What's your golden nugget piece of advice?

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There are a lot of things the me from today wishes I could have told the me from 10 years ago. But if I could only tell myself one thing, it would be to tell myself that health events change people's personalities, not just their physical self. And that although those changes can be heartbreaking, new personalities can emerge after one of these events and you can create new memories with and generate new love and affection for that new person. It is hard, and you will always miss the person who you care for used to be, but that doesn't mean there won't be a new person to appreciate.

What one thing would you tell your prior self to help guide you through the caregiving process, whether practical or otherwise?

Happy Christmas and New Year's to All! May your cargiving be as easy as possible...

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My golden nuggets of advise after being a caregiver and now a co-caregiver with my sister for our mother whose health is rapidly declining would be 1. Take one day at a time, 2. Don't take much personally-we have found that our mom becomes very critical during those times when she feels the worst and usually apologetic when she feels a little better, 3. "keep calm and carry on", to quote a quote that I have seen a lot lately, and 4. take care of oneself both physically and emotionally. I have been increasingly involved in my mother's daily life over the past 5 years due to her degenerative spine disease, resulting use of medications to manage the pain, and overall declining health. I am blessed that my sister moved to Florida from across the country in late August, is living with my mother now, (I live several doors down the street), and we have become co-caregivers, sharing the responsibilities, and the heartache of watching the woman that we knew as a strong, self sufficient , and brave woman decline. My mother is often angry at the world including the medical community who she feels has failed her, and my sister and I are quite often the targets of her frustration and anger, simply because we are the ones who are there. I know this is typical of the elderly who have lost quality of life, independence, and control over almost every aspect of their lives, but it still feels hurtful at times. It is good to have someone to share the physical, and emotional challenges with, and also good to have a site such as this one.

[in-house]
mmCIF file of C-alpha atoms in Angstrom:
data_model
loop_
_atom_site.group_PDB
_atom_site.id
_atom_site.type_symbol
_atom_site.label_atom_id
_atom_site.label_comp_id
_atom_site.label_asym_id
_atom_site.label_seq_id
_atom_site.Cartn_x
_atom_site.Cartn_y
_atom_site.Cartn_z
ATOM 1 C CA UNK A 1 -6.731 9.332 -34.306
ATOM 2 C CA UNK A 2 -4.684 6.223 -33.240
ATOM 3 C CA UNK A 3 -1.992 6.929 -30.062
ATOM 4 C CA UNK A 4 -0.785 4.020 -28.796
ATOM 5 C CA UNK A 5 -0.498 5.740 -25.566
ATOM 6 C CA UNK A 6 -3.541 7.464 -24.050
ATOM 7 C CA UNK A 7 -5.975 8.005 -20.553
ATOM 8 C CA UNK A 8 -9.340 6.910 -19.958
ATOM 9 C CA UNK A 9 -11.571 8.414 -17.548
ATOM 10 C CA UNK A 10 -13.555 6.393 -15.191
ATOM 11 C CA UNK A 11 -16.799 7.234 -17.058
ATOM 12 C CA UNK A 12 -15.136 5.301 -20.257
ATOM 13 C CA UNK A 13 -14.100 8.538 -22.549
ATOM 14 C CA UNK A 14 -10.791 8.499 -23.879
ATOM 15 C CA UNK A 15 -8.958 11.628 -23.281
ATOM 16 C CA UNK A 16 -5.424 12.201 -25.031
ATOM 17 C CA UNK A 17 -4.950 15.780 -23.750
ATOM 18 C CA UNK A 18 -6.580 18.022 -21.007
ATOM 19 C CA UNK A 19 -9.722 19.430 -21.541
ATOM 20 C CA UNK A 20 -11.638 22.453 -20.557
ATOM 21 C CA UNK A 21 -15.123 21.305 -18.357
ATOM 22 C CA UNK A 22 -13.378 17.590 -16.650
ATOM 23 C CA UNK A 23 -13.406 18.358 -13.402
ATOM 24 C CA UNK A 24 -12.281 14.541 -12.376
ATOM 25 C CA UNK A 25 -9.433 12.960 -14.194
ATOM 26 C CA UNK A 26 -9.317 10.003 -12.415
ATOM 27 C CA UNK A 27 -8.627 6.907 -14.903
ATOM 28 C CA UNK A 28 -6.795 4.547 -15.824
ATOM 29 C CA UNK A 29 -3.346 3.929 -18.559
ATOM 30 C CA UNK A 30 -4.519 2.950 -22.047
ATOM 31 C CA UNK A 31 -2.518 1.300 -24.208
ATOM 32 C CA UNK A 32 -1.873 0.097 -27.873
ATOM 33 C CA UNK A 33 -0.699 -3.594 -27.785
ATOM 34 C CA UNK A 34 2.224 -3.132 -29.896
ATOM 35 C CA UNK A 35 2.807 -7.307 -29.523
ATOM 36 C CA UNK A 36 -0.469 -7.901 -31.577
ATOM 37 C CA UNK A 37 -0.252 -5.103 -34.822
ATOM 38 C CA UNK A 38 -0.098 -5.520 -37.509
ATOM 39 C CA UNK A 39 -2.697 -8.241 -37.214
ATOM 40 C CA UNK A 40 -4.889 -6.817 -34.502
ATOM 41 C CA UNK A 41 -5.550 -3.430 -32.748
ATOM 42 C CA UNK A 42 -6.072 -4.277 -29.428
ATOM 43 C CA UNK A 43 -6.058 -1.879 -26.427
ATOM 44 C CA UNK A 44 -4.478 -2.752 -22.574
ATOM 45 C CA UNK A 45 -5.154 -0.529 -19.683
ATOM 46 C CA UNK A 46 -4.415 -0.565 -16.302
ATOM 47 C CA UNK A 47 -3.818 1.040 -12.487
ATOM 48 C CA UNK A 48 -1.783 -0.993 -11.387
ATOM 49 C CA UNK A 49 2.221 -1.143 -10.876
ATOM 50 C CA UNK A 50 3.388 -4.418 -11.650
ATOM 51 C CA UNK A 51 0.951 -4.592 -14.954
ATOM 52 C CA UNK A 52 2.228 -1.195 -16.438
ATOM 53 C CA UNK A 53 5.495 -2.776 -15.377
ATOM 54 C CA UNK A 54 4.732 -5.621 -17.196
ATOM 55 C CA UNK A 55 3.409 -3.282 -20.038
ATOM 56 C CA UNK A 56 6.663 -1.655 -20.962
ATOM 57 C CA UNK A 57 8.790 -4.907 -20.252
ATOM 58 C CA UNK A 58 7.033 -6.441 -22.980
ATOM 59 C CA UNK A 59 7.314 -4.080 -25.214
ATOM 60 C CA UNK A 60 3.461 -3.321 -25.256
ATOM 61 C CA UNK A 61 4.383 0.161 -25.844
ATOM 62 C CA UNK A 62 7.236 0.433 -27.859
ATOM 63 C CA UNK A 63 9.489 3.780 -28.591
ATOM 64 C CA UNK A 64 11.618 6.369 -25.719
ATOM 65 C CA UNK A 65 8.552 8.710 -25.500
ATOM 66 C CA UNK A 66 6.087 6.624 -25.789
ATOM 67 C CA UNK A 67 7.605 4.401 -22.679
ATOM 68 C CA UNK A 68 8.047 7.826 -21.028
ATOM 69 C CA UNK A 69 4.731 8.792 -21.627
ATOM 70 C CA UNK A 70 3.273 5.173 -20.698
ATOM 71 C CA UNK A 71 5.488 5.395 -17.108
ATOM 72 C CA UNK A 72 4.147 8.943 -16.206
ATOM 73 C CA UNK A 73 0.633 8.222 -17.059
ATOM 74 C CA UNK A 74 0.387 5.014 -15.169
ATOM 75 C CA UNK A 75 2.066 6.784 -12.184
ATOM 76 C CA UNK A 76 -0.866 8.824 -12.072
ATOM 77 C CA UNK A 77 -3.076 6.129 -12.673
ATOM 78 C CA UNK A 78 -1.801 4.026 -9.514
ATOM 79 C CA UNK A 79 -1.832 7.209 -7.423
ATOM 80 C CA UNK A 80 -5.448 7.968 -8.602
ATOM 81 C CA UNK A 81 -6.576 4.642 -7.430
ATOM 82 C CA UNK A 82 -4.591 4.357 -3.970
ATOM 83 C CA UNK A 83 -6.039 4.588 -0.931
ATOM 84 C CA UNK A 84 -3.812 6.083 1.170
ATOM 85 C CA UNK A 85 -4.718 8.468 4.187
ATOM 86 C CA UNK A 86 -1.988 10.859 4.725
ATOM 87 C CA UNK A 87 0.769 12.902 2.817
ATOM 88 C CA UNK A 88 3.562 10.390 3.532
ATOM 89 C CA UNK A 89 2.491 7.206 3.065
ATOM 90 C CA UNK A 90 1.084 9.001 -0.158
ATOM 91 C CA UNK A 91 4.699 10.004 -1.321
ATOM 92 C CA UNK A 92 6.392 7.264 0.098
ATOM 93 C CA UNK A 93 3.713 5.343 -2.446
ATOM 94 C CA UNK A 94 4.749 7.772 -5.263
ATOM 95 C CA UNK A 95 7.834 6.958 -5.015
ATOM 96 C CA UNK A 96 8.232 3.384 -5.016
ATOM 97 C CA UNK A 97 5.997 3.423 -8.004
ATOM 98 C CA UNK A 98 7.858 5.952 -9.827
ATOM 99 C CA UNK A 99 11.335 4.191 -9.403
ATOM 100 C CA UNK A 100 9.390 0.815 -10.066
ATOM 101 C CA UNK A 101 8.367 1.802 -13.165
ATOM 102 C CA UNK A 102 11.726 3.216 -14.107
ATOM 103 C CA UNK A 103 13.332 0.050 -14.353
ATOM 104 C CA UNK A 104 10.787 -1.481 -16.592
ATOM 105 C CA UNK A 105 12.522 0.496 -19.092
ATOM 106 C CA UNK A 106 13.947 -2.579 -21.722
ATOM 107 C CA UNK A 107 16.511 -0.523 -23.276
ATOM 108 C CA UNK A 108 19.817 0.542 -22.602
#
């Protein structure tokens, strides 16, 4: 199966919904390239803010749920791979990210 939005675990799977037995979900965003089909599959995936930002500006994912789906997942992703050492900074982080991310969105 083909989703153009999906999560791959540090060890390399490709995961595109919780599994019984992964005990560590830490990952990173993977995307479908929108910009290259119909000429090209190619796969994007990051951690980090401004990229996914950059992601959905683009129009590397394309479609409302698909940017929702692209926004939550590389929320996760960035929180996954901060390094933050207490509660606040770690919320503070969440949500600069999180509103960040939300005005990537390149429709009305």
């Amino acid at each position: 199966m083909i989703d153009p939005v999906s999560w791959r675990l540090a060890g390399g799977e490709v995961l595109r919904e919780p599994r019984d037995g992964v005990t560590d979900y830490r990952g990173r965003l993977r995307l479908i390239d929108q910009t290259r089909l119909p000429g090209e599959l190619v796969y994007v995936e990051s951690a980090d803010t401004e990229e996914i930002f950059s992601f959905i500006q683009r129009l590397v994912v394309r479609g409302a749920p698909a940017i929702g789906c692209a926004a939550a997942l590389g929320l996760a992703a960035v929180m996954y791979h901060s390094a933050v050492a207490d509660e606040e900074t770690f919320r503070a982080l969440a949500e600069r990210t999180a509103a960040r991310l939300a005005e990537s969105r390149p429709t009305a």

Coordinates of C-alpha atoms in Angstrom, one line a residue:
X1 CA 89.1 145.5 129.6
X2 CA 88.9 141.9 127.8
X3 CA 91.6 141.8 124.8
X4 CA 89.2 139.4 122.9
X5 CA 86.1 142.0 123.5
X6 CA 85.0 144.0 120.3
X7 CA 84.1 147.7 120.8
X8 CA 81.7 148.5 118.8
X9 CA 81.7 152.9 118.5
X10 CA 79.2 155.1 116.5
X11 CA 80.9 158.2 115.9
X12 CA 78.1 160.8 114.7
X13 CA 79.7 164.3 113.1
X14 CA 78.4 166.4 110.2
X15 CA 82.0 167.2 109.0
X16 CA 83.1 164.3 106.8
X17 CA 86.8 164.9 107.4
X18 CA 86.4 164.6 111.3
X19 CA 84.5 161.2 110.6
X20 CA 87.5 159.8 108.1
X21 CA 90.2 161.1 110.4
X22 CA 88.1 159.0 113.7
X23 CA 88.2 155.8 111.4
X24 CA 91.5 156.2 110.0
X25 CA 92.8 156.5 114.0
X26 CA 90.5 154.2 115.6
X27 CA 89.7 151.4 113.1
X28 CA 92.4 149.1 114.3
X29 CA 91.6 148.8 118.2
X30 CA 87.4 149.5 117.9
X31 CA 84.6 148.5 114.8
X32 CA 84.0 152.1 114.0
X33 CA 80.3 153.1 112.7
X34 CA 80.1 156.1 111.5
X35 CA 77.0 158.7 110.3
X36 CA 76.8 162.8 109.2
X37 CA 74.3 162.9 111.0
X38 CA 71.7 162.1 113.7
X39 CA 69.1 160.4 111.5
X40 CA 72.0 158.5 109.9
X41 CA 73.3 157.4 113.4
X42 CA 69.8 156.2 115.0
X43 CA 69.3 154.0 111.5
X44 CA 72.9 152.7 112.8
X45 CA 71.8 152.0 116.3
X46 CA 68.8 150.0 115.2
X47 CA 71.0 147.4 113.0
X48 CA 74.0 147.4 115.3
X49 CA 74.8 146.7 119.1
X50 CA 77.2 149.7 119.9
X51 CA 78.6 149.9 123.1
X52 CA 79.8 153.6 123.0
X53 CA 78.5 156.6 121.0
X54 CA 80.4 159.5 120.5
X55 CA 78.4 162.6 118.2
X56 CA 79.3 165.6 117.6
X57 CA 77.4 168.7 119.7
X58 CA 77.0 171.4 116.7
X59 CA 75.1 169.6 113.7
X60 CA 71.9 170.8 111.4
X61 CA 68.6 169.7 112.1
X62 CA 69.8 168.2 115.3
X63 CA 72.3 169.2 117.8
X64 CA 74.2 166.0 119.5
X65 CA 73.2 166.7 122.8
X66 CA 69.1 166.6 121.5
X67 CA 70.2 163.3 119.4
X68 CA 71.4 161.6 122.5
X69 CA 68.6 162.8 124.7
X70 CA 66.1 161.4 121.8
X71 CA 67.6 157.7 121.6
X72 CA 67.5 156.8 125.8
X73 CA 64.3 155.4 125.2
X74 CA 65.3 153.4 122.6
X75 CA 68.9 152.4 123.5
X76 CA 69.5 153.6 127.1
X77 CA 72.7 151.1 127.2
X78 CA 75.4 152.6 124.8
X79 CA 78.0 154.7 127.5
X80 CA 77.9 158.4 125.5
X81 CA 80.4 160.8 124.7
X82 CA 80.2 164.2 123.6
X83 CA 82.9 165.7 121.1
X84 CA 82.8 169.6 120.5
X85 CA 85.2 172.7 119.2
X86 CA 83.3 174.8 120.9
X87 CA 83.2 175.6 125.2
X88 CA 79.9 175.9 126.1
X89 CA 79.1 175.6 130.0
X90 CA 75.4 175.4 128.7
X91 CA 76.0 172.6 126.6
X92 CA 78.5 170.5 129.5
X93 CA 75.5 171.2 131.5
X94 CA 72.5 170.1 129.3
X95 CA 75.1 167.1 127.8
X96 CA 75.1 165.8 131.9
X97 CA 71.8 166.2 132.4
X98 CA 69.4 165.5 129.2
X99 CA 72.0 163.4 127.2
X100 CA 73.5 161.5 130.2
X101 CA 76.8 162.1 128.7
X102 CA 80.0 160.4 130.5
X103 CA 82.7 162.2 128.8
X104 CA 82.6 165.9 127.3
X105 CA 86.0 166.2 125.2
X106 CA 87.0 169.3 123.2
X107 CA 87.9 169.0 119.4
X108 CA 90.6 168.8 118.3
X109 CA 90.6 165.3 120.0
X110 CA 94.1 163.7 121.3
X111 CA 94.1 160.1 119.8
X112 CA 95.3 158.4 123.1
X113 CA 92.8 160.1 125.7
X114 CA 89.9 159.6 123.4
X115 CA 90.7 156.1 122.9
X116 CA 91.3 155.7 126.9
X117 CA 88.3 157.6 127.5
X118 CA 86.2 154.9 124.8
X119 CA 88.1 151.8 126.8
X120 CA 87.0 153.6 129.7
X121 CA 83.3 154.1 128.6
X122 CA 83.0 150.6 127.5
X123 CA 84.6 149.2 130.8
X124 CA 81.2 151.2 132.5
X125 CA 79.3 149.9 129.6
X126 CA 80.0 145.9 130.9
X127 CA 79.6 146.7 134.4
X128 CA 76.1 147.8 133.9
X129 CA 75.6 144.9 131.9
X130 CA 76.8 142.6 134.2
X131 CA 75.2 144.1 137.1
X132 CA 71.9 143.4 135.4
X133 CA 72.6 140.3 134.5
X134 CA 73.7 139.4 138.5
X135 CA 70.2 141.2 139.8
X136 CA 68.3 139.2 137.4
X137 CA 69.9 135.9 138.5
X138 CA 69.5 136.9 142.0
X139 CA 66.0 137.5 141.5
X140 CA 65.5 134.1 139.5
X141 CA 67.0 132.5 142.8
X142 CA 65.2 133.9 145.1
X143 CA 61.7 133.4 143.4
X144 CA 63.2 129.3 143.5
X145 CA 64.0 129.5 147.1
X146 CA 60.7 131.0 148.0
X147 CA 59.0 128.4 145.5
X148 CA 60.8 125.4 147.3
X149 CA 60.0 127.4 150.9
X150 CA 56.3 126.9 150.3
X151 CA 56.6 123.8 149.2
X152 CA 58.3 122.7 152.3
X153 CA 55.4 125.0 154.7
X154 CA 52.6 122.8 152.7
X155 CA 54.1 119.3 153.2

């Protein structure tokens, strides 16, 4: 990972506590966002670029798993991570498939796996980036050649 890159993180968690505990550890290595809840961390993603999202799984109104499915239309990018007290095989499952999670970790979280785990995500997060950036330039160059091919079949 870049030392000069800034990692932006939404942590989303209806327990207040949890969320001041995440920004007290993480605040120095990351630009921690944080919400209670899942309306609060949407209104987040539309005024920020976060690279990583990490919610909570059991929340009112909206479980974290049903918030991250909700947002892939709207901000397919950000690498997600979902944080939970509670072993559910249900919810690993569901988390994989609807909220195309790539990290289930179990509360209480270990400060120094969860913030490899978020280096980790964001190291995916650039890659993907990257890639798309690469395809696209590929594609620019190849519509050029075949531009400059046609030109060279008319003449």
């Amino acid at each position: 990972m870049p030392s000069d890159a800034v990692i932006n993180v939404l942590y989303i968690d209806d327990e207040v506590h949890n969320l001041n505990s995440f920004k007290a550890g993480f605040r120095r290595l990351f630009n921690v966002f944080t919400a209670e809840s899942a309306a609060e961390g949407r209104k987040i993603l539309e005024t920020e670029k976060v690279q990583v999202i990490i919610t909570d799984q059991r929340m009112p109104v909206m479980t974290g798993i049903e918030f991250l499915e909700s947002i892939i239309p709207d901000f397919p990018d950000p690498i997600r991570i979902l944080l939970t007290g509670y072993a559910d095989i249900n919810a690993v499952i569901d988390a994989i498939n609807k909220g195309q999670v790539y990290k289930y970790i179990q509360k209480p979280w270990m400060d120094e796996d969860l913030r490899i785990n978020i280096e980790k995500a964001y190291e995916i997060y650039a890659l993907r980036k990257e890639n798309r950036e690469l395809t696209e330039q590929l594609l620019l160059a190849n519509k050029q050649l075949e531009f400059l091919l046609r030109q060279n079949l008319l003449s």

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My nugget would be not to count on medical providers to keep track of your loved one or know everything about their medical situation. I can't tell you how many times my mom's pro-time results (for her coumadin levels) have fallen through the cracks at the doctor's office. I have to follow-up regularly to get the answer to her changing dosages. Sometimes when her blood is way too thick or thin.

And I've learned that doctors don't know everything. Do your own research, ask around, talk to pharmacists and nurses to get the most information you can. And stand up for your loved one. You know them better than any doctor and you know what their "normal" is. Your knowledge and advocacy can save your loved one's life.